A gangway is a pathway that connects the ship to the dock at which it has stopped. It is the means by which the crew and cargo of a ship are moved onto and off of the ship. Usually ships have detachable gangways that the ship crew put on the side of the ship when the ship is docked. Other times, docks have policies that require the ships to use gangways that are provided by the dock owner. As in any other legal field, the use of gangways are subject to rules of negligence and duties of care. The question in a recent case, Landers v. Bollinger Amelia Repair, was whether a dock owner was liable for a gangway provided to a ship under the stated policy of the dock owner that all ships must use gangways provided by the dock.

On June 12, 2006, the M/V Roseanna docked on the Bollinger Amelia Repair (BAR) dock. The reason for docking there was that the Roseanna's hull had been breached, and it needed repair. The Roseanna had a gangway on its ship, but it was full of cargo and could not be used to access the dock. In any case, BAR had a policy of requiring all docked ships to use a BAR provided gangway. Thus, Landers, an employee of the Roseanna, and another Roseanna employee got a gangway from BAR and installed it.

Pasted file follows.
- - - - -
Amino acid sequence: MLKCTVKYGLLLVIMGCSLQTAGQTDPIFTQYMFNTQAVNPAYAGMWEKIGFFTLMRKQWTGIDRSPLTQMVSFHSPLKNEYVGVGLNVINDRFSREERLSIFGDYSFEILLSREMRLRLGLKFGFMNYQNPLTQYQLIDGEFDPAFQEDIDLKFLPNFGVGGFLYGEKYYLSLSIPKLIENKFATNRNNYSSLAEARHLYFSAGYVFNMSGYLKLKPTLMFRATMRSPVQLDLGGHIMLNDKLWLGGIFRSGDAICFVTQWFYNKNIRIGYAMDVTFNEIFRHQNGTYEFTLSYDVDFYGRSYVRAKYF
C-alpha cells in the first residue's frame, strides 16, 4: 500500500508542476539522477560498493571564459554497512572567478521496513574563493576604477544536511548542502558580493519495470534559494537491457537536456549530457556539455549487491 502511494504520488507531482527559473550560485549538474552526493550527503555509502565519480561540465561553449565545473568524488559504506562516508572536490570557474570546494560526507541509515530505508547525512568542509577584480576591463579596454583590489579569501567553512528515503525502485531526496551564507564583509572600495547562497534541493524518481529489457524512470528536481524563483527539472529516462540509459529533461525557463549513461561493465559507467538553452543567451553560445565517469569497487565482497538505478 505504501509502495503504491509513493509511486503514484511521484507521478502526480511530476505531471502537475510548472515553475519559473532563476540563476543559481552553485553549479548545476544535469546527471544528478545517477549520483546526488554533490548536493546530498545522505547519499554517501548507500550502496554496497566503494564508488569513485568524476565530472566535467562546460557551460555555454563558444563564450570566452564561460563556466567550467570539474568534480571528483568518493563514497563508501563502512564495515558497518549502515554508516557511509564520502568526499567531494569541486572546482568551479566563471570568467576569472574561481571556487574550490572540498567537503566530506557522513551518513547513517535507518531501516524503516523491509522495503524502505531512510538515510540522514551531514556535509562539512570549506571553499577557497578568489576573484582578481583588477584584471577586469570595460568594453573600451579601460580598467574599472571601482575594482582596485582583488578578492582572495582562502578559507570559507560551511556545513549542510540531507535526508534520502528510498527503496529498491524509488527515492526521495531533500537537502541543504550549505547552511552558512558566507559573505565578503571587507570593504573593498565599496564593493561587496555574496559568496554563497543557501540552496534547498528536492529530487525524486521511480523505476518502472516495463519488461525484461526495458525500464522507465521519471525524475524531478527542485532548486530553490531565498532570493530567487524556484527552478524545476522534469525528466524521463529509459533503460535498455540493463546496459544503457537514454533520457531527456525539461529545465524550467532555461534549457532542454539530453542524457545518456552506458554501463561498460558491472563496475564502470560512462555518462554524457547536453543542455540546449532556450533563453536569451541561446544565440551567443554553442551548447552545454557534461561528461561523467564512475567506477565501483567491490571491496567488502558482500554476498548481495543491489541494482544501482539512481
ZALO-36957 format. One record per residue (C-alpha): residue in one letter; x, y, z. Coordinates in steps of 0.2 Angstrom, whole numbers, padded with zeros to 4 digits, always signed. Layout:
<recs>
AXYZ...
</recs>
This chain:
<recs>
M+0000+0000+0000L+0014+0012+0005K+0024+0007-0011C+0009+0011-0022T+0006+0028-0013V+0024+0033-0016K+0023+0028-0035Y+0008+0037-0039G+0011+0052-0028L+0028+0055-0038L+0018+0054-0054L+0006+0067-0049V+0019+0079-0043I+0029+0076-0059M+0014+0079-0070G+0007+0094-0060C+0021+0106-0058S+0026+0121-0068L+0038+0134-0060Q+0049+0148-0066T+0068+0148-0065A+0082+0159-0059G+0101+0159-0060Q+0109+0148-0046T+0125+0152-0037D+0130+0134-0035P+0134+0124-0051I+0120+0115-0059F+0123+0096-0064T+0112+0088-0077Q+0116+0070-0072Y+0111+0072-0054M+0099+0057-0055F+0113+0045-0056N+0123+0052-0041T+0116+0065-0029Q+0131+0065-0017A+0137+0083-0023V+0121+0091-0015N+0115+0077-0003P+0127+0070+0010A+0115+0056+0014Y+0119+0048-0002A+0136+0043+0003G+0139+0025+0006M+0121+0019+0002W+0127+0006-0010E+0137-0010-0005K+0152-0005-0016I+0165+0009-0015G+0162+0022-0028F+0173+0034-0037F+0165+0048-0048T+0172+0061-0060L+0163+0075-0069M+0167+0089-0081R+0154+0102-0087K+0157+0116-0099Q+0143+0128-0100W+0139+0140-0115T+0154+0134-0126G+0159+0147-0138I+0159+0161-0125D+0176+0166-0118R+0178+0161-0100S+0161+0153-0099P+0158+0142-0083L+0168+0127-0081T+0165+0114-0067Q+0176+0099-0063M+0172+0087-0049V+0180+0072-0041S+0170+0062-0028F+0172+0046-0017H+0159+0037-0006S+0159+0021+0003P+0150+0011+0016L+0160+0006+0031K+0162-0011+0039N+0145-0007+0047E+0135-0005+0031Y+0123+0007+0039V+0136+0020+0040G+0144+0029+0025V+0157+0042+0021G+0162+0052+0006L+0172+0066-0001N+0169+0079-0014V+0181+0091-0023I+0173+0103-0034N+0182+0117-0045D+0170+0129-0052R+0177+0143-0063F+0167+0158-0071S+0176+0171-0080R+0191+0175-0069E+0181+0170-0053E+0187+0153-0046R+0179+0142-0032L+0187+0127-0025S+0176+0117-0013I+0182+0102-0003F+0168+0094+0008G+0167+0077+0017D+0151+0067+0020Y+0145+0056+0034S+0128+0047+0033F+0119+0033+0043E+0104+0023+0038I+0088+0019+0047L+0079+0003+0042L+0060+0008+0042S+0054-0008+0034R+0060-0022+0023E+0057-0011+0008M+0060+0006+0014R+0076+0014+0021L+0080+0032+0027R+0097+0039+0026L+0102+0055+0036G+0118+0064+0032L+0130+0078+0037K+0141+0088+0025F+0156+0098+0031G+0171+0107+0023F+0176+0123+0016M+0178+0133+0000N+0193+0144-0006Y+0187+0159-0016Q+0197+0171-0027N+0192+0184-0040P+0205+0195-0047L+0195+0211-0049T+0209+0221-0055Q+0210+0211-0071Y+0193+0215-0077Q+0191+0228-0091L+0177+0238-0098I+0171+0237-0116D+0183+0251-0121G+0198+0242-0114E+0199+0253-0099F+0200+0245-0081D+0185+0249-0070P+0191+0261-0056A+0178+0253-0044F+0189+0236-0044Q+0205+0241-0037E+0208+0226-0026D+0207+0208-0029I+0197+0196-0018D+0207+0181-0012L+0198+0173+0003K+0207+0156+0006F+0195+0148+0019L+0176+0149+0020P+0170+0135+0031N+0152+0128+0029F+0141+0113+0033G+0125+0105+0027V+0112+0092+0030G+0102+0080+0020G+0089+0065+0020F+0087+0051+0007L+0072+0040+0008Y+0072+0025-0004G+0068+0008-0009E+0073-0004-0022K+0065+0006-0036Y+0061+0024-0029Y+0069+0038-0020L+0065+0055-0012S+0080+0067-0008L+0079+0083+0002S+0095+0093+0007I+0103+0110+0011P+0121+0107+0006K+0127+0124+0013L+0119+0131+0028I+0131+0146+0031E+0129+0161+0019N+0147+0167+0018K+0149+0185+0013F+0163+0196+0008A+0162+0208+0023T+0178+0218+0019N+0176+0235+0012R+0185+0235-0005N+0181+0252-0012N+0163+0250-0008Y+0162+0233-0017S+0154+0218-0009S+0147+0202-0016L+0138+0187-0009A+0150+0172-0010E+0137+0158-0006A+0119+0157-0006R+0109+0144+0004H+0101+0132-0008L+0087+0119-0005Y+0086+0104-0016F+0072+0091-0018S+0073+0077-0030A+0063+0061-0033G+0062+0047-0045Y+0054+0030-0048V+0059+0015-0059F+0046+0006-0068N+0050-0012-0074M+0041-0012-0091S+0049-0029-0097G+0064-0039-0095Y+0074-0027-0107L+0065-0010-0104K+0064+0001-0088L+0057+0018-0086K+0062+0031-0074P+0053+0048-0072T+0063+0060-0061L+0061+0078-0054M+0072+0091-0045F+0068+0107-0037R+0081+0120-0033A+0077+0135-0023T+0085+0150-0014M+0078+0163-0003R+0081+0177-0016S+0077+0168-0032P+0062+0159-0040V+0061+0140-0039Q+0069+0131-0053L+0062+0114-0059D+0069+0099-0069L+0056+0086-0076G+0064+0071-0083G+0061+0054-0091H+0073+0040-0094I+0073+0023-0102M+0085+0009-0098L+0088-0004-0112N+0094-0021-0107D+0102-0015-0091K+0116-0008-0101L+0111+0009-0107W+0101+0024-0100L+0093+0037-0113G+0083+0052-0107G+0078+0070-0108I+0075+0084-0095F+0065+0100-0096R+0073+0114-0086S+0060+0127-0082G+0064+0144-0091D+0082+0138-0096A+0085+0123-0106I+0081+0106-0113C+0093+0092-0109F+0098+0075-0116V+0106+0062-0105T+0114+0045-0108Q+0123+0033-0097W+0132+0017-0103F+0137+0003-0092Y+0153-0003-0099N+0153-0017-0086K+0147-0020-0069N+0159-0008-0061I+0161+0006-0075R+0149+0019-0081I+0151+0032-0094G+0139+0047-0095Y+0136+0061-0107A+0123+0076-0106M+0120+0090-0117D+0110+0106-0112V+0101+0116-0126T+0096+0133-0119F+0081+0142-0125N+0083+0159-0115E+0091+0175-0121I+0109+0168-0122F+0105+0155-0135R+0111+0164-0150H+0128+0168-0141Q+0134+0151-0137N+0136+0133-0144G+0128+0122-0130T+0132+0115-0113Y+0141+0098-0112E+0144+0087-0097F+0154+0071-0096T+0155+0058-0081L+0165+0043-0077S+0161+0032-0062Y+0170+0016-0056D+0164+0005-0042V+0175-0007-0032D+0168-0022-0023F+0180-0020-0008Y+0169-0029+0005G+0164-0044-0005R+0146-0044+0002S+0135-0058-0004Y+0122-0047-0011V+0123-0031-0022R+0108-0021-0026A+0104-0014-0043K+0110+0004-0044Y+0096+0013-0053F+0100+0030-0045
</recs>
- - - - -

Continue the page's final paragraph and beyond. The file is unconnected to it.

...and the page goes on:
The gangway was inspected by a Roseanna employee and was found to be in good condition. The gangway was used many times that day. The crew of the Roseanna discovered that the hull of the ship could be fixed without the aid of BAR and proceeded to do so. At the end of its use, the gangway was removed by Landers and another member of the Roseanna crew. Upon removal, the gangway sprung up hitting Landers in the back and causing injury. Subsequently, Landers brought suit against BAR arguing that due to BAR's stated policy of requiring the use of BAR gangways, BAR was liable for the injury caused to him under general Maritime negligence law.